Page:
William H.A. Willbond MSM, CD


A wonderful so called Art Historian, at our Brand New Canadian War Museum
bought BROWN and MATCHEE, and you can see, it’s a wonderful marvellous scheme
T’was this magnificent, colourful purchase, made by Laura Brandon
The plan I think, caused all the stink, but it wasn’t made at random?

And Mr. Bruce Poulin from the Legion is a marvellous wonderful old guy
he loves all great art and won’t pick apart, this one, where Arone Sharonne dies!
Thank God my tax money isn’t being spent funny-Thank God for the Dithers Party
This negative display will help voting day and shows patronage jobs, they ain’t free

These pictures they pick they just make me sick – I guess we will have to vote Tory
because our museum, is showing sad scenes, that are amateur, un-artsy and gory
Where’s the pictures of our 1 Can Para? – The AB heroes that jumped in on D Day?
Remove Matchee and Brown and don’t F aroun’, place Cpl Topham VC, on display!

AIRBORNE AIRBORNE who are we? We’re the best in the Infantry
AIRBORNE BROTHERS what d’ya say? Remove Brown and Matchee right away!
AIRBORNE AIRBORNE what d’ya say? Let’s stand with our brothers of the KVA[•]
AIRBORNE BROTHERS what d’ya say? The Korean War Exhibit should be a bigger display!

Author’s Note: Inspired by the following article that appeared in the May 9, 2005 edition of the Toronto Sun

War Rages Over ‘Art’

Peter Worthington
By Peter Worthington
THE FUSS over the Canadian War Museum’s (CWM) painting of the torture death of a Somali prisoner by a Canadian paratrooper seems without solution.

Cliff Chadderton, who has done more for veterans over the years than any other, and who heads the 51-member National Council of Veterans Associations, is boycotting the museum and calls the painting a “trashy, insulting tribute” that should be removed.

The CWM’s art historian, Laura Brandon, says the painting will stay: “It’s part of Canada’s military history… warts and all.”

Bruce Poulin of the Legion supports the painting: “I don’t think we need to gloss over anything.”

Veterans of WWII and serving soldiers, especially paratroops, think the painting is out of line in a museum that boasts “ordinary” Canadians in war.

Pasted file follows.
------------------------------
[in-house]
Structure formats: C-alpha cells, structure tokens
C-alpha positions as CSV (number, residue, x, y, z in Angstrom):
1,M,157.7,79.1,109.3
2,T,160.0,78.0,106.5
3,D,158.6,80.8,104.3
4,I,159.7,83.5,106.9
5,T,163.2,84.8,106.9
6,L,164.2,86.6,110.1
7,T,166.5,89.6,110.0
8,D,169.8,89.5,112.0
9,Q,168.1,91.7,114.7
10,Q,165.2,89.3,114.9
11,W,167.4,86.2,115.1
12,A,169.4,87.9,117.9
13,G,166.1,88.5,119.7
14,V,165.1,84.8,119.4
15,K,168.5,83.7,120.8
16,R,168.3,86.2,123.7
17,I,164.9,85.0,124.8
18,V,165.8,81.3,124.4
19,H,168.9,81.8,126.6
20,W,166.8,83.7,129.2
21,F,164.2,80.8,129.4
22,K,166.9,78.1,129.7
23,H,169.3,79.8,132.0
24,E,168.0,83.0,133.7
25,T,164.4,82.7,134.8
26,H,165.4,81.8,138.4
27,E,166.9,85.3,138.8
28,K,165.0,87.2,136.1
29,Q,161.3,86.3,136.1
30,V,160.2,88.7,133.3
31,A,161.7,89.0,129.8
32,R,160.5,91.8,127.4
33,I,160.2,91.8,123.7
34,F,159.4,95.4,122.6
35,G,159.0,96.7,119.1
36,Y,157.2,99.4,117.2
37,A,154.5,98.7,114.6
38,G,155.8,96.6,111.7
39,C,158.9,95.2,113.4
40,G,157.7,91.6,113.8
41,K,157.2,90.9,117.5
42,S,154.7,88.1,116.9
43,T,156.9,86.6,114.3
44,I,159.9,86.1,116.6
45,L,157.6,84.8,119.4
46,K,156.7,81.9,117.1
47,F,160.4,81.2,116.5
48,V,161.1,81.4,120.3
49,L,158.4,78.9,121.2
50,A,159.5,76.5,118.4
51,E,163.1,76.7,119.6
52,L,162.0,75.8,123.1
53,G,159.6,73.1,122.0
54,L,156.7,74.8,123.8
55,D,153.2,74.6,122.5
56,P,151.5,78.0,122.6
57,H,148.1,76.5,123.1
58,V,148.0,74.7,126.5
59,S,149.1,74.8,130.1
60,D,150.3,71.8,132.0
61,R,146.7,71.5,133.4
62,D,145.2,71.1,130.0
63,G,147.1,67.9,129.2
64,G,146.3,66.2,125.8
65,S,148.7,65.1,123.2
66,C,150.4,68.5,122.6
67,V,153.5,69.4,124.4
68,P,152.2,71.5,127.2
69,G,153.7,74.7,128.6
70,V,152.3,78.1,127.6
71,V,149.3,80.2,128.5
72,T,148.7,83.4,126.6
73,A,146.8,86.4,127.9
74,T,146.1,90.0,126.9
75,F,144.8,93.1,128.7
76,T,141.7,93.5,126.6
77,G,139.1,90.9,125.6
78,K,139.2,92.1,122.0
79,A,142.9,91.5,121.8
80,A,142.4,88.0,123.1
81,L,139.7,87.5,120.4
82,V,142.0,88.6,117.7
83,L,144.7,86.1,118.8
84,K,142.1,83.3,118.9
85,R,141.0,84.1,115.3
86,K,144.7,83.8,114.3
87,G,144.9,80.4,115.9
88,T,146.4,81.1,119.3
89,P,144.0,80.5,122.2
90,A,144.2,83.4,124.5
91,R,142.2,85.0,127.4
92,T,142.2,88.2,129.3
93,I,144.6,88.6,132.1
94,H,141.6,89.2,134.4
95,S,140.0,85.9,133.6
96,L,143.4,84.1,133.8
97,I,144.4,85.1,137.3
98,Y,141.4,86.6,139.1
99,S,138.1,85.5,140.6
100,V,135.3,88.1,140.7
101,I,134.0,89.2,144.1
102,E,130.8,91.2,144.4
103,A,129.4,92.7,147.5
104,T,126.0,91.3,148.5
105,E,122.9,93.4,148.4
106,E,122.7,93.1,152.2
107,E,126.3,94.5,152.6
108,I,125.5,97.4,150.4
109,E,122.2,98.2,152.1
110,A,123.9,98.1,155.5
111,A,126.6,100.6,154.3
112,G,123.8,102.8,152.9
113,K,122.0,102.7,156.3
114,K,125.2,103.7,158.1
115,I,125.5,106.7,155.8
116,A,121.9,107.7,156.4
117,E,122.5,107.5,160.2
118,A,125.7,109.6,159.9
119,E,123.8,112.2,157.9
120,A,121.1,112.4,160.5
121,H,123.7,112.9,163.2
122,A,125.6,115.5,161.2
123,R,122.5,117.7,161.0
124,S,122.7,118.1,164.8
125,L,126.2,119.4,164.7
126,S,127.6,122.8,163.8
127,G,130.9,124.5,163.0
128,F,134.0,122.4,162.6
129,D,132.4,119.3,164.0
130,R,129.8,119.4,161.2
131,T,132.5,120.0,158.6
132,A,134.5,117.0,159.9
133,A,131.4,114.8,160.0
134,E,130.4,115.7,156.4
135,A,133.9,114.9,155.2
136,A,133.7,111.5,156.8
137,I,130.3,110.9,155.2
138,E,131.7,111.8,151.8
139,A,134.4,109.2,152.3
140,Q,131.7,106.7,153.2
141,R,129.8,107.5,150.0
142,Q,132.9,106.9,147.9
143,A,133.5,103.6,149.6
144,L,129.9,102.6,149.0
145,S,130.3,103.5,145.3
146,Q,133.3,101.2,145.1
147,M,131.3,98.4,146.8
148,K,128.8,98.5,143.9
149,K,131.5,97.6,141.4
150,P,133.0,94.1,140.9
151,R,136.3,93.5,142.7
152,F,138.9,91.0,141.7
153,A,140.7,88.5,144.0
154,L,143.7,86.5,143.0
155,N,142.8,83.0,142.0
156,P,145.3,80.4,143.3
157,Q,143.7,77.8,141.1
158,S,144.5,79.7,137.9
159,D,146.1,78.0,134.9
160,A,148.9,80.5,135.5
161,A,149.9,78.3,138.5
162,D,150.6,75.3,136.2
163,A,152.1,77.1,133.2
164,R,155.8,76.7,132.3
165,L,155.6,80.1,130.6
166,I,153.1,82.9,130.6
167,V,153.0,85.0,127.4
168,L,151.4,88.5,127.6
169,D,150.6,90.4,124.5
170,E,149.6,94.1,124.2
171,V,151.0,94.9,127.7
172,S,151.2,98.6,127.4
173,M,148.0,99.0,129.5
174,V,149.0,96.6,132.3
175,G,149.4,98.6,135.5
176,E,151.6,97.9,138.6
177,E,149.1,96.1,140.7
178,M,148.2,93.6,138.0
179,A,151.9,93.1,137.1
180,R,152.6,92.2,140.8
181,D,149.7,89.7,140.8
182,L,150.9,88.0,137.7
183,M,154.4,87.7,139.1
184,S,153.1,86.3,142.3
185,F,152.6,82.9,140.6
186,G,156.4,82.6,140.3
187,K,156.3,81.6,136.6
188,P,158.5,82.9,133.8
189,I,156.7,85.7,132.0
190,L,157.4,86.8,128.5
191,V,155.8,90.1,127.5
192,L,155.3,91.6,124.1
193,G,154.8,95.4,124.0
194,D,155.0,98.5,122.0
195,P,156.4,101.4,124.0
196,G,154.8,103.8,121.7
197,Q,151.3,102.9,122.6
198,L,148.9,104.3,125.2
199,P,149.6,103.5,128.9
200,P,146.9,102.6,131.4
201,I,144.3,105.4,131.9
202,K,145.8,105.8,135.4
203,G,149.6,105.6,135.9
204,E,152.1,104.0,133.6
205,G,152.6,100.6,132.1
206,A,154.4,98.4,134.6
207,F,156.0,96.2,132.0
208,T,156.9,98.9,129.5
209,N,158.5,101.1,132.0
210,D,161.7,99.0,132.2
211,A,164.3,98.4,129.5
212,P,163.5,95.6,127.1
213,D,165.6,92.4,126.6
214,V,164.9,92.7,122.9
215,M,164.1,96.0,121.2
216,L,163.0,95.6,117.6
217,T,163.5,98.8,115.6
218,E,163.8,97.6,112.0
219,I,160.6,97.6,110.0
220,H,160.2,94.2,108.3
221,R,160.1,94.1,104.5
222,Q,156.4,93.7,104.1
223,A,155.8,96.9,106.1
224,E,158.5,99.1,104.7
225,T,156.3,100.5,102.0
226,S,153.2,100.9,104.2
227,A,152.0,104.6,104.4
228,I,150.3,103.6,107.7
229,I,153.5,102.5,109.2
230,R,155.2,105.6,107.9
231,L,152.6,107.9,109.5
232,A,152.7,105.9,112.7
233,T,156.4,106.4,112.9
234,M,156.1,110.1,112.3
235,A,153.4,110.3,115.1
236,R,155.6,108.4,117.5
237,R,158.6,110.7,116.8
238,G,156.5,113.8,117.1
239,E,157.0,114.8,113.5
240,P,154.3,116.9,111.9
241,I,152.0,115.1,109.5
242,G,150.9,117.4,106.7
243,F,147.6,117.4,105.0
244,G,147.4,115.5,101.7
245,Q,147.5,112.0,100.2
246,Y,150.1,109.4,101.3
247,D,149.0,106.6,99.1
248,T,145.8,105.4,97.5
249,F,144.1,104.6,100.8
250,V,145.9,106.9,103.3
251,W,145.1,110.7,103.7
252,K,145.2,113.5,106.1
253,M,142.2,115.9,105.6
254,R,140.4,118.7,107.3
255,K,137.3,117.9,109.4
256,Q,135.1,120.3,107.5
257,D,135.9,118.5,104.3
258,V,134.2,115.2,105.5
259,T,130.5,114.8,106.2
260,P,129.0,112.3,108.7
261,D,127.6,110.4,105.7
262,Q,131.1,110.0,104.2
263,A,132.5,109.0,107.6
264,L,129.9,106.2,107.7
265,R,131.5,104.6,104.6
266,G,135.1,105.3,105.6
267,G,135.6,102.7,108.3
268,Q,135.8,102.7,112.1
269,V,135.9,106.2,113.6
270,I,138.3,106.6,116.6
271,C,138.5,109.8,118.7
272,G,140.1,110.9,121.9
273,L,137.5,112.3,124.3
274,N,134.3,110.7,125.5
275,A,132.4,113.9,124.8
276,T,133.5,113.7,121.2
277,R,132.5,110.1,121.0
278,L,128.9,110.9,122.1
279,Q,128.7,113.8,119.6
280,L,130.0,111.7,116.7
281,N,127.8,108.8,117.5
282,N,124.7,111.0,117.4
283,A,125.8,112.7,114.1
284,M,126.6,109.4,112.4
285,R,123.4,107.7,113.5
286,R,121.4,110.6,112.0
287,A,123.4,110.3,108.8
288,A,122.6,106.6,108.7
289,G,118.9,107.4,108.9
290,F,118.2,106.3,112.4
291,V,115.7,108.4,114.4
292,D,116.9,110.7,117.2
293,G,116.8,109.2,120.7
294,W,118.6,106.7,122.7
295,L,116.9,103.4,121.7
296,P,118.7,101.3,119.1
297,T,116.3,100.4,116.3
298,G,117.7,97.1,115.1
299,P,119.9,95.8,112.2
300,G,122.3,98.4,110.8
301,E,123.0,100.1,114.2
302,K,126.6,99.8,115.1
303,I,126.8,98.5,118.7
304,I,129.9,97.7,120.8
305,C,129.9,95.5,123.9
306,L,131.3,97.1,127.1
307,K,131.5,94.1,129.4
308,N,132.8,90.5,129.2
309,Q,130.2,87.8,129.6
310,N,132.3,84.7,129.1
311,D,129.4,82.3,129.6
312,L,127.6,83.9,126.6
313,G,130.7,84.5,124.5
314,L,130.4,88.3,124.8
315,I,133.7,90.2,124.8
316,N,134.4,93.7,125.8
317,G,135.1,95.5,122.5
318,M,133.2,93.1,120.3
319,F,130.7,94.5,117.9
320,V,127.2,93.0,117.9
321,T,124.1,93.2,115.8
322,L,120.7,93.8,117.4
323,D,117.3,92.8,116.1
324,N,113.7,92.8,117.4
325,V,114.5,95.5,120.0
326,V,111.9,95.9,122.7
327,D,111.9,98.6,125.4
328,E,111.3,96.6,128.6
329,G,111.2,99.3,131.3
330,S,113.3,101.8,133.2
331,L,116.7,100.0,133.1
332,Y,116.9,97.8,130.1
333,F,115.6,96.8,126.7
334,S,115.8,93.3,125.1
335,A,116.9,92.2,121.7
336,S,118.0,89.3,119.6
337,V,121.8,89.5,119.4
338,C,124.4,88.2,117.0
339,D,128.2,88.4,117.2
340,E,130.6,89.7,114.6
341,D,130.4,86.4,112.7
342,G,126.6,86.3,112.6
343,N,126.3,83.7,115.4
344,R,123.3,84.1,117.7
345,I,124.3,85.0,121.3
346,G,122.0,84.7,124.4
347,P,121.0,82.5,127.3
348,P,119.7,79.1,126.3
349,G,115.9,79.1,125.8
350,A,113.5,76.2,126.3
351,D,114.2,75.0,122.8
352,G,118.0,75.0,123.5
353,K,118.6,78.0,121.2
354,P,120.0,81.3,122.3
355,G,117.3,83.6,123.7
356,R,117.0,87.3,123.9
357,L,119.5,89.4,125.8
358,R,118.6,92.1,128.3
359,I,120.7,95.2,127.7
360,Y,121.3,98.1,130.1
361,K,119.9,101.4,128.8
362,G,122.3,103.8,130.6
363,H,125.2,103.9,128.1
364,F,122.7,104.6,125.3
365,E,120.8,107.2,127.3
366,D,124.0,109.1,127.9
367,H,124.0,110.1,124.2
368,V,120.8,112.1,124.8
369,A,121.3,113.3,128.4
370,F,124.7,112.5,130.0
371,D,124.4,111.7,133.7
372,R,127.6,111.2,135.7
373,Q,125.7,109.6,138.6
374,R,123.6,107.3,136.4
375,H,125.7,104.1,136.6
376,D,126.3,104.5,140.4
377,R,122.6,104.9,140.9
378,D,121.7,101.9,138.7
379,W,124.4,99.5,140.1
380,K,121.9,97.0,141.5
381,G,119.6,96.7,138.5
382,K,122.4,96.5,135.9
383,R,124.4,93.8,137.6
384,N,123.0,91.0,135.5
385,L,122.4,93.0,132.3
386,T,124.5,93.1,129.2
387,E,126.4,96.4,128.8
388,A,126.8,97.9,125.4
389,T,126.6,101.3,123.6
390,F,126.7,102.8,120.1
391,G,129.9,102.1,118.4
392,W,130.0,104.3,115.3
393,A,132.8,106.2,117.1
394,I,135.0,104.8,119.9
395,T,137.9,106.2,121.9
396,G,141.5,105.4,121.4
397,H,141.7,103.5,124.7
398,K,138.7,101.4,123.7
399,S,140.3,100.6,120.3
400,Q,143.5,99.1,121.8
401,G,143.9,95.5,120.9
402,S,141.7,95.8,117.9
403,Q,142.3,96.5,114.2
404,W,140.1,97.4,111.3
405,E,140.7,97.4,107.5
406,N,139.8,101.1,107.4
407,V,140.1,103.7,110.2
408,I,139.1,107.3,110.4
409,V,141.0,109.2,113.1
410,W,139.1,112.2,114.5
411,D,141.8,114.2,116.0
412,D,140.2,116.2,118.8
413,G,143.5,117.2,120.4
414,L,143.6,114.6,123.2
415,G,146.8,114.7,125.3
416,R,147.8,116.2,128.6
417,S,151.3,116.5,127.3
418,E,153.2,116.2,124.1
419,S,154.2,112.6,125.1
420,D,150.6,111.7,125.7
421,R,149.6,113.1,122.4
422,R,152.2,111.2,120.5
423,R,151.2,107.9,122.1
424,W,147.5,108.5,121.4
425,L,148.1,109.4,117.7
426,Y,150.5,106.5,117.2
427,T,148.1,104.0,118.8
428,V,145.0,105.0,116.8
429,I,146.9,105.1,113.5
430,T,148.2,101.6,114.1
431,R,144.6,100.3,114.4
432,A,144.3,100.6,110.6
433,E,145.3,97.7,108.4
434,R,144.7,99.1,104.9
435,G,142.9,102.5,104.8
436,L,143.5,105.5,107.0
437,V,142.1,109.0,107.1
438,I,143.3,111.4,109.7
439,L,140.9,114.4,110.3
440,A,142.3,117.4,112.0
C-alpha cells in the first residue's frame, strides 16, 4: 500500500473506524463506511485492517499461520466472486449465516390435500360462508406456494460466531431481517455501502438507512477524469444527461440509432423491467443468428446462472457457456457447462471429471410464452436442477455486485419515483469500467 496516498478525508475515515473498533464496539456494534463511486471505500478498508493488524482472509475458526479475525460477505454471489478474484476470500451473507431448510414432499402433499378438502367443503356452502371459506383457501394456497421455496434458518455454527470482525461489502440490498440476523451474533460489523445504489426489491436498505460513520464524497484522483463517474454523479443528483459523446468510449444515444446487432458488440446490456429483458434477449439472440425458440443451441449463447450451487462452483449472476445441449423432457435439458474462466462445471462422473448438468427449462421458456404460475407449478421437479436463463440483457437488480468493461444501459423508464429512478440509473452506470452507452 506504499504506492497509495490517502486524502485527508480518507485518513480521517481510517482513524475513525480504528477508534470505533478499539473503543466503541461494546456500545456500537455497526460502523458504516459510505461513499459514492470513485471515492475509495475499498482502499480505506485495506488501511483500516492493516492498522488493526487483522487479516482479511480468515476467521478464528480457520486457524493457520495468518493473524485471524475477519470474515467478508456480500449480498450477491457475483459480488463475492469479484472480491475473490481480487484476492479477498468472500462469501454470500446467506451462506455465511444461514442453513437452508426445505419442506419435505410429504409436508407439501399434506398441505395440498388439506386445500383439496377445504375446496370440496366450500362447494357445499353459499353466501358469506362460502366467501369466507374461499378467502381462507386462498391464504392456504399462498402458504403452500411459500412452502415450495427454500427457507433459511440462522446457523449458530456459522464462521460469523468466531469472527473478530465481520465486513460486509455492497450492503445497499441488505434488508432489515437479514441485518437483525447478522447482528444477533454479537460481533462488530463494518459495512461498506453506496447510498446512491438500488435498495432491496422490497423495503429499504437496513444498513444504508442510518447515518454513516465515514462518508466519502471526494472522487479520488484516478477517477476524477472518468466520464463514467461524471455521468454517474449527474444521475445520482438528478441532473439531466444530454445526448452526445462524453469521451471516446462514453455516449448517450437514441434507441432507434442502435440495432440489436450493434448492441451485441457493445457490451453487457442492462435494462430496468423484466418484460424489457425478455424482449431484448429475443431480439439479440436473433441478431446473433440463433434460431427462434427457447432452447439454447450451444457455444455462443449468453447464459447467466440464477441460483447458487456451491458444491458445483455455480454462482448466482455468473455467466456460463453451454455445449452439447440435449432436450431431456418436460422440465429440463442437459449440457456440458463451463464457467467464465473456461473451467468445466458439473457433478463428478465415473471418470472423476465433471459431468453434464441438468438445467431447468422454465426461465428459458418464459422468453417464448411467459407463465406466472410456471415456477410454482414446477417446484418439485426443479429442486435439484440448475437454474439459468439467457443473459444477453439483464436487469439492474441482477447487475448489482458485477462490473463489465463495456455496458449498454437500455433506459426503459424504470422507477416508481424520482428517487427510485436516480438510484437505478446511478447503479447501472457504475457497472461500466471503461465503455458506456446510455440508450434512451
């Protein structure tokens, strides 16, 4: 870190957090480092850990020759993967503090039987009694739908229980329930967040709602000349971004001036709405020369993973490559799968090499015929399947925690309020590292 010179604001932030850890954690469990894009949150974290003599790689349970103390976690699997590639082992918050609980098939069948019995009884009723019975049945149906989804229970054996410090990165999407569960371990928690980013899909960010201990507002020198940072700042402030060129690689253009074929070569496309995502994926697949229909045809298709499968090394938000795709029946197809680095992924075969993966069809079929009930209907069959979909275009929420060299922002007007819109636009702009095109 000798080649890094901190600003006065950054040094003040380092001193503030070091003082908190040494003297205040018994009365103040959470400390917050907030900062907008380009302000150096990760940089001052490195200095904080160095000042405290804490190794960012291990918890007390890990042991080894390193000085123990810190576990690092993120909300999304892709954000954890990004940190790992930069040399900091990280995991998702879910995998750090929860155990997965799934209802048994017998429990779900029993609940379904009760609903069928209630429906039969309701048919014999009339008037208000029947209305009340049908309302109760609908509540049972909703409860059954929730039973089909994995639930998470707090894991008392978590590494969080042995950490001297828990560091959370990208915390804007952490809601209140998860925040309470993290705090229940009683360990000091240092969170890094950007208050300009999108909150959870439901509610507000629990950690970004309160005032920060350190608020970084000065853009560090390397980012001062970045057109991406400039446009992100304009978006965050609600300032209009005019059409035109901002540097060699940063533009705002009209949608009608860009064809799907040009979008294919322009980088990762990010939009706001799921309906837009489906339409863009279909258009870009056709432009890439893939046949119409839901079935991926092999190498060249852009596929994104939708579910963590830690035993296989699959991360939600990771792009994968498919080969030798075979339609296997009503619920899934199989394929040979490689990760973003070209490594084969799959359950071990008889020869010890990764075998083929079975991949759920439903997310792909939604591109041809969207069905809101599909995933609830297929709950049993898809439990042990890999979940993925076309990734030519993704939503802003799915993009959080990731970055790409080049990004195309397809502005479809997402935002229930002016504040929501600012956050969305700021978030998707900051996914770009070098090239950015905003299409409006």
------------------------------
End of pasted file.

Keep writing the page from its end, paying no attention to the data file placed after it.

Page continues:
One who wonders at the thinking behind the purchase of this painting is Vince Courtney, who was in the same battalion of the Princess Pats as I was in Korea, is publisher/editor of the internet newsletter www.Koreavetnews@aol.com and writes:

I have a suggestion for a much better painting for the ‘Somalia artist,’ which is replete with as much or more gore, and depicts as much agony, yet assuredly does not glorify war in the least.
This painting would show young, 22-year-old medical Cpl. William Newton rushing from his medical aid bunker at the rear of the Hook.


A heavy mortar bomb has exploded. He has his satchel of bandages, medicine, and gear. He ran out instinctively.

A good thing he did. There, lying on his back but with the toes of both boots pointed at the ground is 19-year-old Cpl. Charles Pond of Ottawa who, a year earlier, was a high school football star.

Newt can’t see Chuck’s wounds because he’s covered in a sea of his own blood, from his boots to his shoulders. Newt feels with his hands, detects that Chuck’s legs have been pulverized by the blast. He works deftly, as quickly as he can to splint both legs together so the jagged bone ends don’t cut through muscle and skin.

Newt is soaked with blood, from fingernails to scalp. He works feverishly, he yells to Sergeant Major Salmon to order a jeep ambulance on the double. He has been none too soon. Chuck faints from loss of blood in the stretcher on the jeep ambulance.

Before he passes out, he whispers to Newt to tell his girlfriend that he loves her.

He recovers days later, close to death. Newt saved just enough blood to keep him from expiring on the spot. He had countless transfusions, many surgeries.


They amputate the left leg at the hip. The right leg has multiple fractures and much tissue damage from shrapnel. Months later, when he is shipped back to Canada, surgeons at Sunnybrook Hospital in Toronto amputate his other leg.

Chuck has never seen, never spoken to William “Newt” Newton since the day of his wound. He did not know who Newt was at the time. Newt is just satisfied that Chuck lived, and he has never tried to contact him, either.

What a picture – a high school football star, awash in his own blood, Bill Newton bloodied from hands to his temples, working feverishly and alone to save him. A horrid picture to be sure: yet it’s a much more pertinent one than the wretched painting of a Somali prisoner being tortured by a soldier.

The same people who exhibit the Somali ‘art’ would likely would be squeamish about a painting of Chuck Pond being treated, perhaps saying it is so gory that the very thought of displaying it is in bad taste in that it needlessly shows the horror of war.

But it shows ‘ordinary’ Canadians in war, more than a gory torture painting does.